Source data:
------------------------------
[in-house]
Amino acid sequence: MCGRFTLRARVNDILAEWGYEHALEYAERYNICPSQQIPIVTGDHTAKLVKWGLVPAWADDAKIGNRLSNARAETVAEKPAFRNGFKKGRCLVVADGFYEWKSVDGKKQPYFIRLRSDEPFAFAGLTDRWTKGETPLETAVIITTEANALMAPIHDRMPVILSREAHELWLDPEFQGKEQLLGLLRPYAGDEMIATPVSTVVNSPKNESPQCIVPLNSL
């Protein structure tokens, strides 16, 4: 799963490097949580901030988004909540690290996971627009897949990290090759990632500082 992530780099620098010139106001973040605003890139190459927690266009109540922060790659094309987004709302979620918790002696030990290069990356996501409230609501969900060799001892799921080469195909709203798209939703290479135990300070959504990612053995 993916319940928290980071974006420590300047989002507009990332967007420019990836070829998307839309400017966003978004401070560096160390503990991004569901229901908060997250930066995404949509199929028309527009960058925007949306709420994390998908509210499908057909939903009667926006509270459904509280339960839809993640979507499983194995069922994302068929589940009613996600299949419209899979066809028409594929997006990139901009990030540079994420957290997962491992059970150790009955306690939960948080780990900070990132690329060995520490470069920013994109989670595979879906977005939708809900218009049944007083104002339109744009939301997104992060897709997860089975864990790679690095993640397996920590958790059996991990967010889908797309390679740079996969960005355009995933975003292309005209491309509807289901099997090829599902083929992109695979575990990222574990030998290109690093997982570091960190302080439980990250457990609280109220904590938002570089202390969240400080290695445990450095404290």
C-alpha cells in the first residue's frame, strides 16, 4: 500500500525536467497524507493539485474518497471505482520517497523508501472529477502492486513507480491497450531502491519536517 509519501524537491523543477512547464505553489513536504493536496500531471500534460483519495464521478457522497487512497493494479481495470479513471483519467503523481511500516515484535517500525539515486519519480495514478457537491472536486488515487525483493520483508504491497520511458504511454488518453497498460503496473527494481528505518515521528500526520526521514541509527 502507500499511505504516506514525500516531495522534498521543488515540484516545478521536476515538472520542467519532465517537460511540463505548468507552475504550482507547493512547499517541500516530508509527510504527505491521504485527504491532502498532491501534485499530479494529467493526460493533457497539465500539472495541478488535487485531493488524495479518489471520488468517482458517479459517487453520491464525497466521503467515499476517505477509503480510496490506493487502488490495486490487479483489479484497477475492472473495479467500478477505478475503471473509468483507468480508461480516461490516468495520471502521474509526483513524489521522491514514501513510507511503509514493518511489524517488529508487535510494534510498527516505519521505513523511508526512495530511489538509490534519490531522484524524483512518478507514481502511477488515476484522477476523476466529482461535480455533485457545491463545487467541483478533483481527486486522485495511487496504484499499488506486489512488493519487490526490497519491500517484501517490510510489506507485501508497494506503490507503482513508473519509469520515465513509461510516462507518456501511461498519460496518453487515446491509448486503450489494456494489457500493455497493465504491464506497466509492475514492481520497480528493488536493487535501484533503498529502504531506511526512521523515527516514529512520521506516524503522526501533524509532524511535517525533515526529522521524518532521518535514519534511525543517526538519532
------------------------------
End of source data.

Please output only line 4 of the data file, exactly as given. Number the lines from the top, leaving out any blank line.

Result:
C-alpha cells in the first residue's frame, strides 16, 4: 500500500525536467497524507493539485474518497471505482520517497523508501472529477502492486513507480491497450531502491519536517 509519501524537491523543477512547464505553489513536504493536496500531471500534460483519495464521478457522497487512497493494479481495470479513471483519467503523481511500516515484535517500525539515486519519480495514478457537491472536486488515487525483493520483508504491497520511458504511454488518453497498460503496473527494481528505518515521528500526520526521514541509527 502507500499511505504516506514525500516531495522534498521543488515540484516545478521536476515538472520542467519532465517537460511540463505548468507552475504550482507547493512547499517541500516530508509527510504527505491521504485527504491532502498532491501534485499530479494529467493526460493533457497539465500539472495541478488535487485531493488524495479518489471520488468517482458517479459517487453520491464525497466521503467515499476517505477509503480510496490506493487502488490495486490487479483489479484497477475492472473495479467500478477505478475503471473509468483507468480508461480516461490516468495520471502521474509526483513524489521522491514514501513510507511503509514493518511489524517488529508487535510494534510498527516505519521505513523511508526512495530511489538509490534519490531522484524524483512518478507514481502511477488515476484522477476523476466529482461535480455533485457545491463545487467541483478533483481527486486522485495511487496504484499499488506486489512488493519487490526490497519491500517484501517490510510489506507485501508497494506503490507503482513508473519509469520515465513509461510516462507518456501511461498519460496518453487515446491509448486503450489494456494489457500493455497493465504491464506497466509492475514492481520497480528493488536493487535501484533503498529502504531506511526512521523515527516514529512520521506516524503522526501533524509532524511535517525533515526529522521524518532521518535514519534511525543517526538519532